A Tale of Two Cellos


Nick Hammond wallows in a rare evening of musical bliss with the extraordinary cellist, Julian Lloyd Webber and his equally talented wife…

Thankfully, there aren’t a whole lot of foreign despots and evil dictators in the auditorium of the Royal Theatre, Northampton, tonight. Just a very genteel, polite bunch of greying locals, with a smattering of youngsters for flavour. But if there were a Hitlerian figure, or a Colonel Gaddaffi-alike in the front row, I have a hearty suspicion their sociopathic tendencies would be rendered mute by the flow of music we’ve just been treated to.

Julian and Jiaxin Lloyd Webber (photo by Simon Fowler)

A selection of pieces so sweet, tender, melancholy and achingly beautiful, you can hear a pin drop throughout. Julian Lloyd Webber – playing his priceless 1690 Stradivarius – is joined on stage by his elegant wife Jiaxin and an evening of hauntingly lovely music ensues.

The Lloyd Webbers have recently released a new CD – A Tale of Two Cellos – which features their interpretations of many long forgotten duets. A nationwide tour ensues. There are some familiar names and pieces on this disc, but for the most part, these are new arrangements of relatively unknown works.

Compositions from Lloyd Webber’s own father, William, Roger Quilter, Saint-Saens, Dvorak and a poignant piece from Argentinian sensation Astor Piazolla spin a web of aural delight. Accompanied only by the magnificent pianist Pam Chowhan, who added her own gossamer touch to proceedings, the Lloyd Webbers spoke little, played a lot and gave each piece their all.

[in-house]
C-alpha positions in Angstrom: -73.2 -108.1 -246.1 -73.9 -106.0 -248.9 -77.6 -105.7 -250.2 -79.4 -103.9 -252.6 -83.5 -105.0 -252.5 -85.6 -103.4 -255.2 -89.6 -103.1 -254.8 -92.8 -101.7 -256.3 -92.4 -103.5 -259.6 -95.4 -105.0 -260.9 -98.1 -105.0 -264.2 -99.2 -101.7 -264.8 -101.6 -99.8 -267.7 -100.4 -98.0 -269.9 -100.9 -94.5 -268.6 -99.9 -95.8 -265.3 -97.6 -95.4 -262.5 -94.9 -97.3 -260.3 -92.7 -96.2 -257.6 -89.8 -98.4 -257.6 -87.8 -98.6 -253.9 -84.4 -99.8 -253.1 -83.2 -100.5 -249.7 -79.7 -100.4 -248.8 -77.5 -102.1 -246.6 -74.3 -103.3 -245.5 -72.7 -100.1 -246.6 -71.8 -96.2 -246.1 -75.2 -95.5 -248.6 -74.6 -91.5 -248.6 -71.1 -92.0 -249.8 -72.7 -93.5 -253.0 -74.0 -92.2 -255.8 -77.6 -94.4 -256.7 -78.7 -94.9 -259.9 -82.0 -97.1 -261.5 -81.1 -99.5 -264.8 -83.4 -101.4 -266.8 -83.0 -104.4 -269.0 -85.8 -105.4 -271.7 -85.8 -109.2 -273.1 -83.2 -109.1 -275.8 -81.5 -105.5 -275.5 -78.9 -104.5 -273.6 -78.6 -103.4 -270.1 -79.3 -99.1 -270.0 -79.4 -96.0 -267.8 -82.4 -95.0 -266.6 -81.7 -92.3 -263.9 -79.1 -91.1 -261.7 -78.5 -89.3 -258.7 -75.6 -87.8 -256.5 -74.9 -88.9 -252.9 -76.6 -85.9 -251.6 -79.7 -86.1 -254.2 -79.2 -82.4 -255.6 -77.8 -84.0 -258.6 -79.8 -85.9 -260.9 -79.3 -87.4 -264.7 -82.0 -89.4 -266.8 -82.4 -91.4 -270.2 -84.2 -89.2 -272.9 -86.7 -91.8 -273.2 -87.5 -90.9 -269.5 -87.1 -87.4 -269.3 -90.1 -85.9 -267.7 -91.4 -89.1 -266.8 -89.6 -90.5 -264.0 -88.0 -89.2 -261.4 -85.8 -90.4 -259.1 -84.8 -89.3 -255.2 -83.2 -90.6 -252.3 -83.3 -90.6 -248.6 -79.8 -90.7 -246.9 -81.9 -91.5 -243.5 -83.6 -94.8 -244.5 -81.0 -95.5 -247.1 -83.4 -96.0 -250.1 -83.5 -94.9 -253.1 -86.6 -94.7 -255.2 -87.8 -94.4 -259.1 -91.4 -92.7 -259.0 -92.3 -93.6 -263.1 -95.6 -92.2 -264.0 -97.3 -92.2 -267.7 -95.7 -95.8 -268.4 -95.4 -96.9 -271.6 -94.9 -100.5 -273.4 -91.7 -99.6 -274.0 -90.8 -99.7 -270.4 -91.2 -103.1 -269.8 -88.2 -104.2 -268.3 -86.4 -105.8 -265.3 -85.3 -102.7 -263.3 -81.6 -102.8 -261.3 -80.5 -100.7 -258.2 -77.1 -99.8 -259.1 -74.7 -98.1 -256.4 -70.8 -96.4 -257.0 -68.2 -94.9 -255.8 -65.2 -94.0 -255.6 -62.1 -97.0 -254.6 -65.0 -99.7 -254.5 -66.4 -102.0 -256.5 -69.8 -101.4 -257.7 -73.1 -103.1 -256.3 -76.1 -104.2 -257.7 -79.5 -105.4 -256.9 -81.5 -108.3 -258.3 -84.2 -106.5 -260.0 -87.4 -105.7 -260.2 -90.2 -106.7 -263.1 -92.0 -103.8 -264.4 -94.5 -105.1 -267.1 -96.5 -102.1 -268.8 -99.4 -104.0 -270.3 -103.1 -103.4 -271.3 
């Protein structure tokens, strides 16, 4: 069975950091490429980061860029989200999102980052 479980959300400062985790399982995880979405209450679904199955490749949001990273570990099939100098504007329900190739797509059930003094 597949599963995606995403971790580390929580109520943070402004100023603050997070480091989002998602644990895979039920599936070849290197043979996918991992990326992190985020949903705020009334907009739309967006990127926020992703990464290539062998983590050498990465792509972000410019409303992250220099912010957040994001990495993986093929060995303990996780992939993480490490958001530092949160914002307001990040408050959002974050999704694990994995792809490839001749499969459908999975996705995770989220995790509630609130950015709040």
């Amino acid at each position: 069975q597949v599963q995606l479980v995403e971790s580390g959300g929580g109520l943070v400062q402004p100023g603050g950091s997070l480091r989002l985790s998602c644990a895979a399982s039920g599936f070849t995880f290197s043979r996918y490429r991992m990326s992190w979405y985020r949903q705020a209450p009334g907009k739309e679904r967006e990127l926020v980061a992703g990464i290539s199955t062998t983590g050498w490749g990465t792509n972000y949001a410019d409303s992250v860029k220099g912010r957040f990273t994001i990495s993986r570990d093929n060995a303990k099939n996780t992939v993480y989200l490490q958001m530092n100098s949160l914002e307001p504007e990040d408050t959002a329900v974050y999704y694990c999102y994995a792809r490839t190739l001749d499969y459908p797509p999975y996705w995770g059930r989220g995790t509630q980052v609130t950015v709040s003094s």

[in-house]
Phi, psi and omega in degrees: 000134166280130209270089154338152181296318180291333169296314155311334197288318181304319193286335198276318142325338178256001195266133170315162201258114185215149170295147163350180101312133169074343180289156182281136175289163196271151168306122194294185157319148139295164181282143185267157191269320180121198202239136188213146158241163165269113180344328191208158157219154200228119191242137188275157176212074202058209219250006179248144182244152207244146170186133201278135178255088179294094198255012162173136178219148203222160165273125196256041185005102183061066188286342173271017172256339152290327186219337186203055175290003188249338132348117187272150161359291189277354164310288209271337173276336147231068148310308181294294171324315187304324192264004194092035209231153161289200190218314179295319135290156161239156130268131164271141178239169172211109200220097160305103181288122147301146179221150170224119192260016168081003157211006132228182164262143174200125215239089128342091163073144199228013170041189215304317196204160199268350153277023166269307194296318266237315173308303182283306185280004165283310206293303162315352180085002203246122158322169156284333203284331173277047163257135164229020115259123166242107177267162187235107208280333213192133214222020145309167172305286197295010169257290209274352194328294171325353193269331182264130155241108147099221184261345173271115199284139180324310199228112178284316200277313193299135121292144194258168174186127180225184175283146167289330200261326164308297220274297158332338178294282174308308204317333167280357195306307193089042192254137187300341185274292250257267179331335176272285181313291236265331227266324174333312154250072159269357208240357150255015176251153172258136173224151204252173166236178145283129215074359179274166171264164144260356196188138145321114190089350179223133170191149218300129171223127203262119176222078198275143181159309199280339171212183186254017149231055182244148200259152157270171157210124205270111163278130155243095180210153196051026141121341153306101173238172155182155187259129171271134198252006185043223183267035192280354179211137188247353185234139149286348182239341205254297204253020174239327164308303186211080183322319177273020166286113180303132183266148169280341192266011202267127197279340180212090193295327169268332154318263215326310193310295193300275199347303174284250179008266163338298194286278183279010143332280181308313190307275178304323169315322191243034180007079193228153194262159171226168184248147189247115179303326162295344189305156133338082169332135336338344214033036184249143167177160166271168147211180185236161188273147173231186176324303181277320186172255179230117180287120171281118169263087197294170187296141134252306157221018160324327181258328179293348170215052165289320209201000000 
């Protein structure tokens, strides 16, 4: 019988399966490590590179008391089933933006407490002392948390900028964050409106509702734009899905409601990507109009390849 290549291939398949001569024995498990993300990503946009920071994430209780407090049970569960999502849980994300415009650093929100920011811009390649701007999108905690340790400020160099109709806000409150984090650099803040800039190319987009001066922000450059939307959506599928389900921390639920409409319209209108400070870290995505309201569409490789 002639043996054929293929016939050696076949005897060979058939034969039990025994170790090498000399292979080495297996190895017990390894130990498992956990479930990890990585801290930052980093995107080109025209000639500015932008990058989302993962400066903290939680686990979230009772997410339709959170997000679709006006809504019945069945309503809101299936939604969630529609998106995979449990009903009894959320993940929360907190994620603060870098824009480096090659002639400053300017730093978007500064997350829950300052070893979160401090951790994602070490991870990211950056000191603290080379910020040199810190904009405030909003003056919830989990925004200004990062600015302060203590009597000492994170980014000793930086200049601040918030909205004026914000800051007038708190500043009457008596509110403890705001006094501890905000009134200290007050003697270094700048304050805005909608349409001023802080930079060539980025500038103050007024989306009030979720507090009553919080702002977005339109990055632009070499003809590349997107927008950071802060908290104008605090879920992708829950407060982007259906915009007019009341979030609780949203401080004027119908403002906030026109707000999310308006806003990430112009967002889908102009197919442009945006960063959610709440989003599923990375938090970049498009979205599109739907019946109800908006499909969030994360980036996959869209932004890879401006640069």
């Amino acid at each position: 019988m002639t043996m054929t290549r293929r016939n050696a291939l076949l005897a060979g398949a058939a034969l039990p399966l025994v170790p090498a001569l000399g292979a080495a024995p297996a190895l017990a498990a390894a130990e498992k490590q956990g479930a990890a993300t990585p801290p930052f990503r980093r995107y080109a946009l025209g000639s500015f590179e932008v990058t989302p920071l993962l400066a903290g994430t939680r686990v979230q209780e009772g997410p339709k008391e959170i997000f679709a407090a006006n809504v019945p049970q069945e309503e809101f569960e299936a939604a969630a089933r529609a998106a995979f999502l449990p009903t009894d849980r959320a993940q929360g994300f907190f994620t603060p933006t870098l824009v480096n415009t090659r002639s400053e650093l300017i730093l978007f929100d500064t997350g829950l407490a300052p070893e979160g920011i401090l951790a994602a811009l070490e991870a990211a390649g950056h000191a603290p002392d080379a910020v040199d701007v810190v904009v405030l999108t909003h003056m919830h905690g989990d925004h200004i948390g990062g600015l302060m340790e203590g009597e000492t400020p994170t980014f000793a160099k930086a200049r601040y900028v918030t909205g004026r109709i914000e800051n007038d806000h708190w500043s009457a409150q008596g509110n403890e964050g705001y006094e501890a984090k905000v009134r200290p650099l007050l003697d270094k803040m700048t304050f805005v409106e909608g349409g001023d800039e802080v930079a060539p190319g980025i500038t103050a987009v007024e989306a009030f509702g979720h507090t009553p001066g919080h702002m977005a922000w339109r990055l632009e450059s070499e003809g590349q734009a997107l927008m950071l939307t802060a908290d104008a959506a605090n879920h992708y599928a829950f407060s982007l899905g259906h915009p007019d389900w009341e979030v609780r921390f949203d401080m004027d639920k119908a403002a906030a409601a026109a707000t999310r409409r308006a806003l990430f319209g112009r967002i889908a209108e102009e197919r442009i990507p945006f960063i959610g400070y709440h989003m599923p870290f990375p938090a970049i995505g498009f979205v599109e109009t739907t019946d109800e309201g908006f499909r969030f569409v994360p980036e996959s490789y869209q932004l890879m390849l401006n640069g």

Julian Lloyd Webber  (photo by Stephen Schowns)

So quiet was the auditorium during their recital, that one could hear Lloyd Webber’s foot tap for emphasis on a particular note, or the soft rasp of bow on string. The two cellos soared, ached and ebbed in this intimate auditorium, with the rich tone of the Stradivarius at times a breathless sob. Quite stunning.

During the short interval, one was even able to snatch a brief conversation with the maestro himself as he signed copies of his CD while enthusiastic audience members digested the first half and a welcome glass of Rioja.

At the end of the night a heartfelt ovation greeted the pair and now, as we open doors politely and tell each other how brilliant an evening it was, I can’t spot a single mad despot. Everyone is beaming, even when we launch into a black sheet of rain with nary an umbrella between us.

For more information and forthcoming tour dates, visit the website. A Tale of Two Cellos is available to buy on CD or MP3 from Amazon and other good stockists.


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